TORONTO, Jan. 21 /CNW Telbec/ - North America's longest Chinese-style dragon -- measuring 100m in length and owned by the Taoist Tai Chi Society of Canada - arrived today in Vancouver where it will join the festivities of the 2010 Olympic Winter Games.
Earlier this week, it was woken from its rest in the rafters above the Society's headquarters near Orangeville, Ontario, eased into a Purolator truck, and sent off in British Columbia. Making the journey with a second, shorter dragon, these symbolically rich "reptiles" are set to take part in a rarely seen, spectacular, double-dragon dance at the O Zone celebration site on Chinese New Year (Feb. 14, 2010).
The O Zone is an official celebration site of the 2010 Olympic Winter Games located in Richmond, B.C. Prior to the Vancouver Olympics the dragons had taken part in only four public events, in Toronto, Ottawa, Quebec City and Longueuil, Qc.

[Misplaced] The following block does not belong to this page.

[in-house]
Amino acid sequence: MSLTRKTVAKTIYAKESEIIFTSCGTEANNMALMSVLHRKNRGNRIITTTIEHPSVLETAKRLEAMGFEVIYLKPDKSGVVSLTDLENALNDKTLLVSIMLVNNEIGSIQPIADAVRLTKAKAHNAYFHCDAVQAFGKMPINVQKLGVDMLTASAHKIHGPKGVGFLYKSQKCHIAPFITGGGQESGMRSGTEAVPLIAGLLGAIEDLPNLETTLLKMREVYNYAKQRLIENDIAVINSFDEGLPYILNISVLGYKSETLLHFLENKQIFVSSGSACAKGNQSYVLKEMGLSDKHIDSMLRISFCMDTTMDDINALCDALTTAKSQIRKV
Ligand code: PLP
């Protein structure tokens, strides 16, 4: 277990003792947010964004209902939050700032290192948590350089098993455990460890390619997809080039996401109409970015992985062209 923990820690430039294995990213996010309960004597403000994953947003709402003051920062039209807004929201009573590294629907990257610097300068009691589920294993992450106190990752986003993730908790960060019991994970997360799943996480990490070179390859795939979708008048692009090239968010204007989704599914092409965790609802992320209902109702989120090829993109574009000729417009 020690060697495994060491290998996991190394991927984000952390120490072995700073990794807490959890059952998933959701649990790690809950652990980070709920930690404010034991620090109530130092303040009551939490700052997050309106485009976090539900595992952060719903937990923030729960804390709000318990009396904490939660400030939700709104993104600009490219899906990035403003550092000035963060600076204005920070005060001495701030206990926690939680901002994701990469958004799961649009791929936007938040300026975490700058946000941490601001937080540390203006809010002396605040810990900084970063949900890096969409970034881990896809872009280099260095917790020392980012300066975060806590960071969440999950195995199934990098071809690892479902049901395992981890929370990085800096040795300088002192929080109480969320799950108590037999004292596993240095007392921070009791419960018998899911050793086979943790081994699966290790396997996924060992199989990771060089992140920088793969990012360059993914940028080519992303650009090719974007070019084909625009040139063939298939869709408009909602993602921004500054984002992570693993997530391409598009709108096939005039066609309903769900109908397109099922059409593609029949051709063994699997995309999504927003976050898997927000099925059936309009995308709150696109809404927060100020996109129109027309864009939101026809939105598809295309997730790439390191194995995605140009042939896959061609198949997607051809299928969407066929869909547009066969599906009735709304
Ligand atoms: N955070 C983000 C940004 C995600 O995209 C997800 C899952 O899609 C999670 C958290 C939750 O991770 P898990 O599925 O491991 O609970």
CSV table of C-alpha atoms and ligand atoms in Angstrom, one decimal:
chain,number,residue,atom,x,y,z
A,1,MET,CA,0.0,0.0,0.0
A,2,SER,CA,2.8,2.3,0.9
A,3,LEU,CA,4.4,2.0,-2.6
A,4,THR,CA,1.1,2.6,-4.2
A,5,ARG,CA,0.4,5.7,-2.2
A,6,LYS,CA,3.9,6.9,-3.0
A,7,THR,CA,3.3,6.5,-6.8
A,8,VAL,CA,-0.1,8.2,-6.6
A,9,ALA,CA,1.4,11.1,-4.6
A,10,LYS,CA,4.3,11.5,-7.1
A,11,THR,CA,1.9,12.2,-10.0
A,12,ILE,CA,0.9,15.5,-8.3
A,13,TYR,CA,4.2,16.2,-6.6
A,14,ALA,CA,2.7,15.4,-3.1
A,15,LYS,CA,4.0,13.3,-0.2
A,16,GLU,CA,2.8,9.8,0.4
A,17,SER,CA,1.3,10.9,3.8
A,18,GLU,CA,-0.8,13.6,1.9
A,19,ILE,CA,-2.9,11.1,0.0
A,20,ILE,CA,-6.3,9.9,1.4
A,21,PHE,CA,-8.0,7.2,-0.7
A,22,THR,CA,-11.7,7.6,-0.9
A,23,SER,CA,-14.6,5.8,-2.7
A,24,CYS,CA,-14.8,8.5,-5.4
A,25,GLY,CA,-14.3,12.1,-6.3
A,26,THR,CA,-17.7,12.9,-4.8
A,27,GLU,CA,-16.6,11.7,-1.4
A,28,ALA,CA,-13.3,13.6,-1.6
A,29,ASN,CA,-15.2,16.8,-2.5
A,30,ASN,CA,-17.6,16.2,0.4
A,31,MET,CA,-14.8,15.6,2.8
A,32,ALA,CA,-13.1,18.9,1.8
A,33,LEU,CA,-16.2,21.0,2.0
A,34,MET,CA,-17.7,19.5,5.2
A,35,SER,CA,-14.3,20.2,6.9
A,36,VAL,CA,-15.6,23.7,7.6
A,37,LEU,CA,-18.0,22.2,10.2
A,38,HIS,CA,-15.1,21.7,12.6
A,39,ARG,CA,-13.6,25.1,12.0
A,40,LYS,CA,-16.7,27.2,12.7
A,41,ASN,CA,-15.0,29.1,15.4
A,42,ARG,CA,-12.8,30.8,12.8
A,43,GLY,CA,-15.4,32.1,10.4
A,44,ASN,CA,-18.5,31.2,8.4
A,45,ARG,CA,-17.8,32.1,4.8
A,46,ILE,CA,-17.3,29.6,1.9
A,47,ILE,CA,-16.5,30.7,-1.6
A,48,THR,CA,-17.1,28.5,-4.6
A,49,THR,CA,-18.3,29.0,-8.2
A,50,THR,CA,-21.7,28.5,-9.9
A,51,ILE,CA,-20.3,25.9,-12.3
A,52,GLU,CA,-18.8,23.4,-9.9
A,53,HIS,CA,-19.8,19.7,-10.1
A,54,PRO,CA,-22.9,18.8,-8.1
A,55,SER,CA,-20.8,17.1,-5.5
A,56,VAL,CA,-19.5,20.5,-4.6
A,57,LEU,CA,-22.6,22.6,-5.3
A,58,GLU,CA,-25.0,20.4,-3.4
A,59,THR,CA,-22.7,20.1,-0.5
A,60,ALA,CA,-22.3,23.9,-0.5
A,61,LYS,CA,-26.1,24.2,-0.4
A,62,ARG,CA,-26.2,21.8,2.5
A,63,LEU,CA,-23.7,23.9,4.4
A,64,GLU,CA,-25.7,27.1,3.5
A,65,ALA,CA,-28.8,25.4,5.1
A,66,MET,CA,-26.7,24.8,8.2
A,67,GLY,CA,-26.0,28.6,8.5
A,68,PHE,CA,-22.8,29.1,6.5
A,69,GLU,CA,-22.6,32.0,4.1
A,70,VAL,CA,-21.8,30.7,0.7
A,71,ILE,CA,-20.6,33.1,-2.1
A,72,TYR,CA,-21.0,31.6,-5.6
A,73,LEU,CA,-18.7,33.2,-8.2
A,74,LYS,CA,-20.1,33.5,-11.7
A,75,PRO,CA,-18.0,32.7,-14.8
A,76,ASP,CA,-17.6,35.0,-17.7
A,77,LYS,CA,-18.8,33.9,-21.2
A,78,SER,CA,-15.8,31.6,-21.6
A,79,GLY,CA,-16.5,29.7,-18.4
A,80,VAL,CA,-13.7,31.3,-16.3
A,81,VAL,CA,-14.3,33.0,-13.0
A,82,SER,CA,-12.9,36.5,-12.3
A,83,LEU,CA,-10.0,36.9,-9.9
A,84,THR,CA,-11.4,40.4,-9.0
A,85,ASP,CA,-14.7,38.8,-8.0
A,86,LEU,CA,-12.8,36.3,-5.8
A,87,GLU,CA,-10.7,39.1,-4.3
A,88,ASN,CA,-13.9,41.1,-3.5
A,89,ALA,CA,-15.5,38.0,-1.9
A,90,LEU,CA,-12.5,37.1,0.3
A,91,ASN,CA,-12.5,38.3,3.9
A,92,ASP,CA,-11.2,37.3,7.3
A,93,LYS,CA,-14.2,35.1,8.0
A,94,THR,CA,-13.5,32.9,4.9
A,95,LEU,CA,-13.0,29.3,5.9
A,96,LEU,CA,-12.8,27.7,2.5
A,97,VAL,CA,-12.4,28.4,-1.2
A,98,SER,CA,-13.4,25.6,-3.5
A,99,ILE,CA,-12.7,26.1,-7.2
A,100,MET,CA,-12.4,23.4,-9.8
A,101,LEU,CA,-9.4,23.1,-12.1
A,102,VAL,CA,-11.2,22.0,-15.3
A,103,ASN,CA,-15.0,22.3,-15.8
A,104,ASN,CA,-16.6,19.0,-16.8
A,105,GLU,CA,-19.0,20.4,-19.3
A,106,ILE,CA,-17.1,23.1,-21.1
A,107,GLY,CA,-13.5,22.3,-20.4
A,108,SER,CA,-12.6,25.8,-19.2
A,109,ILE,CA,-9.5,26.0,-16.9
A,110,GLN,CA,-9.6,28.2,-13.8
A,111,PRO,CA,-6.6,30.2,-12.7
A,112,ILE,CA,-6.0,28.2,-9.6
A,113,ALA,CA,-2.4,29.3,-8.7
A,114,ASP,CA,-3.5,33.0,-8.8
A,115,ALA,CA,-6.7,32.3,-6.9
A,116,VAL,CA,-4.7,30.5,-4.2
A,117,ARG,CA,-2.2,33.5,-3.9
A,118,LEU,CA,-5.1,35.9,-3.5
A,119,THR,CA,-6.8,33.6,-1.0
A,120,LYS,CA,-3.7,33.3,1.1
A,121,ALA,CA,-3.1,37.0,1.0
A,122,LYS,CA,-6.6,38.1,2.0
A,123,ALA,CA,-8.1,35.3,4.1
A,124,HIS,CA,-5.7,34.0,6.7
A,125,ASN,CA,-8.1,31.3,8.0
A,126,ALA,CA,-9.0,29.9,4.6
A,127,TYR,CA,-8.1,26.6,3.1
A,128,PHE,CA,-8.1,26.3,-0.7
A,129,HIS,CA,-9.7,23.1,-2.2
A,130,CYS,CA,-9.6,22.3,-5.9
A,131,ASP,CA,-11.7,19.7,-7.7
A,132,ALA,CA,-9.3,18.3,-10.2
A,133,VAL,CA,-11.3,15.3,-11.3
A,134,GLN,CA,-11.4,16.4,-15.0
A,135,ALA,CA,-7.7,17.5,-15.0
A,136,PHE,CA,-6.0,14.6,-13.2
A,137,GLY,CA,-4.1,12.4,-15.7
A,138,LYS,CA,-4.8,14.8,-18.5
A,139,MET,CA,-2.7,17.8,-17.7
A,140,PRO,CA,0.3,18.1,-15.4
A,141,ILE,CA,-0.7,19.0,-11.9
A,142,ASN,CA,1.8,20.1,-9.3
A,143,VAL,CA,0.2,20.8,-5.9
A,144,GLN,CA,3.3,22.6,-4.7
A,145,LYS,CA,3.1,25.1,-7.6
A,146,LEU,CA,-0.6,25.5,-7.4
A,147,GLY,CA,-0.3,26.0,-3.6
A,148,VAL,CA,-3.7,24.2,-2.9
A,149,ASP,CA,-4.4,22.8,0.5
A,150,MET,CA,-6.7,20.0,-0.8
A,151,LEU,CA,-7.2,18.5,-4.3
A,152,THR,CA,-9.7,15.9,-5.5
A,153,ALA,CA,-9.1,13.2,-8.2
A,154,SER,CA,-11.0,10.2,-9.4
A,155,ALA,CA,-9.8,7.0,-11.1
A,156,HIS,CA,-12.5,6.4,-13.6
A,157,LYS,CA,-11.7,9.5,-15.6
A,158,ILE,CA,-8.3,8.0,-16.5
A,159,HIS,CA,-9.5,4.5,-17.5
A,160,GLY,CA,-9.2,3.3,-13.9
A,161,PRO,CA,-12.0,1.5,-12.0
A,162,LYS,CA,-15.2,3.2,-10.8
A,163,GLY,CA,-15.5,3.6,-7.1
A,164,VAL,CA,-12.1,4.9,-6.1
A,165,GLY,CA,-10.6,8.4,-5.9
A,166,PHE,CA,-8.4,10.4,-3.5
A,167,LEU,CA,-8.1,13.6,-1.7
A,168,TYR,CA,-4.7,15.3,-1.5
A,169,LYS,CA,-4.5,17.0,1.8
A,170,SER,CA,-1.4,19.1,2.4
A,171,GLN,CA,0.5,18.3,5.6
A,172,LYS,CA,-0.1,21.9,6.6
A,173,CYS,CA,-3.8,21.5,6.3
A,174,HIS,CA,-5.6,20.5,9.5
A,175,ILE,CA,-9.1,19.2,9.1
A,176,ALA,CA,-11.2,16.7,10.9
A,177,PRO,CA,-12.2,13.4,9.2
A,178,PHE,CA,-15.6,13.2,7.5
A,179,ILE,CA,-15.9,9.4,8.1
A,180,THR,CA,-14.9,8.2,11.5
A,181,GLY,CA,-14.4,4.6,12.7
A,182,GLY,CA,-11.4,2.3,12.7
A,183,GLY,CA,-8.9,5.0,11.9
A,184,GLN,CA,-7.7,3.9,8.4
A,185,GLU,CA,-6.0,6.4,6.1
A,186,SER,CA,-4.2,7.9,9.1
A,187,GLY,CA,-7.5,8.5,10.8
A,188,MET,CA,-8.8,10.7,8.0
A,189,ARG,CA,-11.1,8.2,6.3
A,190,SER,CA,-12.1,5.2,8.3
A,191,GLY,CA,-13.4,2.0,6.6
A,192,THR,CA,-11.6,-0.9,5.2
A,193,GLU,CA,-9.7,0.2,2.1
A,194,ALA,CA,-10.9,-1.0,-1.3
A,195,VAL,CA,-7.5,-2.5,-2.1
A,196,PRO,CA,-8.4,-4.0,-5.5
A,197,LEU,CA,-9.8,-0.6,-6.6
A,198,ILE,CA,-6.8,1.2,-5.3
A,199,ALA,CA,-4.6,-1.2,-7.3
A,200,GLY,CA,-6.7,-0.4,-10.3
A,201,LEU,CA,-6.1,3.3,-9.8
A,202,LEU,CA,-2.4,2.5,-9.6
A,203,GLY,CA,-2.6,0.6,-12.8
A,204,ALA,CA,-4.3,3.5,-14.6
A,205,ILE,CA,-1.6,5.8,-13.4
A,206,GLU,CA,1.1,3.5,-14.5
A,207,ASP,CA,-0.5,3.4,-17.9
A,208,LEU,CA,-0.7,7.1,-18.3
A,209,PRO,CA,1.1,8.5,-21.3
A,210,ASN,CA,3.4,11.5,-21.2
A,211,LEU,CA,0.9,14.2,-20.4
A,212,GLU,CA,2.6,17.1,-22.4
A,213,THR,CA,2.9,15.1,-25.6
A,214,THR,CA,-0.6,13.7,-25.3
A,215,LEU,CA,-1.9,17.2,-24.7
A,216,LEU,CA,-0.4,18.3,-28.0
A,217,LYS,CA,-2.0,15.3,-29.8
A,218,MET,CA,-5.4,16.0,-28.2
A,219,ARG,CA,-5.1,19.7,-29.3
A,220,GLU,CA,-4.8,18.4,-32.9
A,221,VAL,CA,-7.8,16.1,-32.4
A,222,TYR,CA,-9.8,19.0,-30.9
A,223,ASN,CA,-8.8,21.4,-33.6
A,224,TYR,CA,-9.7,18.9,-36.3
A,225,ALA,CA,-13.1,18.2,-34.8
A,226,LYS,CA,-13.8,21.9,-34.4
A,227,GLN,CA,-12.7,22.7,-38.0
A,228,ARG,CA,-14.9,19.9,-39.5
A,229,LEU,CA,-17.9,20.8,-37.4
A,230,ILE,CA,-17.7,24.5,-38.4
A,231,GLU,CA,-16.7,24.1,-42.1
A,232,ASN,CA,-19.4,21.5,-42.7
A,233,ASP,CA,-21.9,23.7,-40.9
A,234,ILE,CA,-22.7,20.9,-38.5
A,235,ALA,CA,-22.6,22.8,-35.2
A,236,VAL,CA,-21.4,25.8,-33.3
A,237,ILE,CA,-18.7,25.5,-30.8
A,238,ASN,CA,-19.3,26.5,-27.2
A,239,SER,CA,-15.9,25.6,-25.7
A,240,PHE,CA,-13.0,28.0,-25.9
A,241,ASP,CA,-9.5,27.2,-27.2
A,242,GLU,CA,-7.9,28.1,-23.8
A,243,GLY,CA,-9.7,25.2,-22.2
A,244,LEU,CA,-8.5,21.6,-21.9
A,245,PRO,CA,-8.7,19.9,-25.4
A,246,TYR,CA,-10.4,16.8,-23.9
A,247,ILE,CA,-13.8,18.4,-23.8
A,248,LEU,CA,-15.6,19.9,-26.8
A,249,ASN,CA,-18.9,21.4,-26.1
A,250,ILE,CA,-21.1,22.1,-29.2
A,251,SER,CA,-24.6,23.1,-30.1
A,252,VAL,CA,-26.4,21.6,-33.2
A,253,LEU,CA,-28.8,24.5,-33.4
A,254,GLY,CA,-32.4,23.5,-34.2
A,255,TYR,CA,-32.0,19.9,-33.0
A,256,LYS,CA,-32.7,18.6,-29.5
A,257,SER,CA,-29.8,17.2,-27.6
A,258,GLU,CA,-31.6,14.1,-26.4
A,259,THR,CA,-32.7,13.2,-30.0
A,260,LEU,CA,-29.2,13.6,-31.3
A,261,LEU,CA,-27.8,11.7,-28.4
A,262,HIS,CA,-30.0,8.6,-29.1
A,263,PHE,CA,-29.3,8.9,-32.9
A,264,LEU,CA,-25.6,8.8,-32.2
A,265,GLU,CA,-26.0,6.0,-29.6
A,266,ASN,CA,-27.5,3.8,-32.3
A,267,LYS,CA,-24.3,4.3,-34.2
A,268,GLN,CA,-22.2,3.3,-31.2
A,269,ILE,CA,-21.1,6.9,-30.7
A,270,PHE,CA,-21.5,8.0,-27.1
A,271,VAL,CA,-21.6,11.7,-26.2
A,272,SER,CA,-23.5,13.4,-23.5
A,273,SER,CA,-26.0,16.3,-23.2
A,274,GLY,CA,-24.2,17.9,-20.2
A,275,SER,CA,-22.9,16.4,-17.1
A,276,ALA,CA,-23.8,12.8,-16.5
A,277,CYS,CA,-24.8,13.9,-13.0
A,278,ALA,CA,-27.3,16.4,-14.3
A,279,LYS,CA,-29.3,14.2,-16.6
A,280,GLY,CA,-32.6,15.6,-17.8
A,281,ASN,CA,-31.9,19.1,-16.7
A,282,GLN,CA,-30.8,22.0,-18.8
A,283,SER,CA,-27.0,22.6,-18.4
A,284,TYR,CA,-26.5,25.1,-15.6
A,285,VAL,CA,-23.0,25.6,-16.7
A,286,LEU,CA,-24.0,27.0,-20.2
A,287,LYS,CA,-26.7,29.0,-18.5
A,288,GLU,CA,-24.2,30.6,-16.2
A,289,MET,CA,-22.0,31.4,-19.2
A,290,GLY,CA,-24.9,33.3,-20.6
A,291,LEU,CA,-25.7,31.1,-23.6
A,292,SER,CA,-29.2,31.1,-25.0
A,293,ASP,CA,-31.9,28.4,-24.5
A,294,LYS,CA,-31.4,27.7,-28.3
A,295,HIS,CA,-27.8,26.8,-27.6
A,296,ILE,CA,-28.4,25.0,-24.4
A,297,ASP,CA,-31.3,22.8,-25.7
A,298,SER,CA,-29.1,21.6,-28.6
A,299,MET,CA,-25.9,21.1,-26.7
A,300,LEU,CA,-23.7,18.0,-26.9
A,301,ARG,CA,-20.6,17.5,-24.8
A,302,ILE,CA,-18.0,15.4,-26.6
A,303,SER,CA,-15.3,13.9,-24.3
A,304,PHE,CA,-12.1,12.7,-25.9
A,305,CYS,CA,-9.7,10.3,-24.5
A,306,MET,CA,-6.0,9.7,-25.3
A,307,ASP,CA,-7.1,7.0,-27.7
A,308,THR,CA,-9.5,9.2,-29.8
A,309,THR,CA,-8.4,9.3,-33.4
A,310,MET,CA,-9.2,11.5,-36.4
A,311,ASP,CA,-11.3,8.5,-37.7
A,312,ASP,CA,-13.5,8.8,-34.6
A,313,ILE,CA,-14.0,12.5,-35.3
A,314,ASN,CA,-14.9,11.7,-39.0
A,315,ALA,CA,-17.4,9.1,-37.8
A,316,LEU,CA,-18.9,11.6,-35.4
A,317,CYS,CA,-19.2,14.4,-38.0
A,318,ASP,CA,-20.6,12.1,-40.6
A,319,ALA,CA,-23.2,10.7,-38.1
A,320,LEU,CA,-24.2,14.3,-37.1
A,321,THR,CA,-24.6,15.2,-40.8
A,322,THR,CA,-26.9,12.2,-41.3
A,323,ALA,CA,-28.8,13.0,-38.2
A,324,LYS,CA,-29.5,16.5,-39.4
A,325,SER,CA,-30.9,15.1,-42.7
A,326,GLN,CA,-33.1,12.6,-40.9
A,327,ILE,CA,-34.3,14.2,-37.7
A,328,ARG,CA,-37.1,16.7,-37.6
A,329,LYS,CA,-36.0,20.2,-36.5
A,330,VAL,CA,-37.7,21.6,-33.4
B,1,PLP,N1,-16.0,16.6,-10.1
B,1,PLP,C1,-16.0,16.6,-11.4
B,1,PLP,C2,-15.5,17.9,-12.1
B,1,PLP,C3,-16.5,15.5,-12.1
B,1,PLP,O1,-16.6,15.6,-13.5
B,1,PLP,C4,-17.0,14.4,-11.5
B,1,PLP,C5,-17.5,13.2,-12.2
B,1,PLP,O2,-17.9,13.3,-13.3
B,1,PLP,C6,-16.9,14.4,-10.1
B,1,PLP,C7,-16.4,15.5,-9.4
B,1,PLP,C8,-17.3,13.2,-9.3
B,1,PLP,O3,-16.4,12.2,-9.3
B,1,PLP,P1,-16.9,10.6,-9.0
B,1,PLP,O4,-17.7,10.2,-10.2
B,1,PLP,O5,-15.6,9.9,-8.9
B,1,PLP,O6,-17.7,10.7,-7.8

Members of the Vancouver branch of the Taoist Tai Chi Society will execute the graceful, sinuous movements of the dragons' choreography. Two shifts of 70 people each are required to manipulate the dragons - the longer dragon is supported with 50 poles, the other with 20 poles.
The dragon figure is known in Chinese culture as the absolute master of weather, which it controls so it will be ideal for agriculture and other needs of the population, such as the unfolding of the Olympic Games. The dragon also symbolizes prosperity.
Celebrating its 40th anniversary this year, the Taoist Tai Chi Society of Canada is part of the International Taoist Tai Chi Society, a collection of affiliated not for profit organizations in 26 countries with 40-thousand-plus members worldwide that is headquartered near Orangeville, Ontario. The Society promotes well-being in the community through the practice of the Taoist Tai Chi(TM) internal arts of health. Its Canadian arm, a registered charitable organization, was founded in 1970 by Master Moy Lin-shin. For more information about the aims and objectives of the Society, visit www.taoist.org.
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SOURCE Taoist Tai Chi Society of Canada
For further information: For further information: Media: Dave Draper, Toronto, (647) 984-5892; Jim Nicholson, Vancouver, (604) 765-6609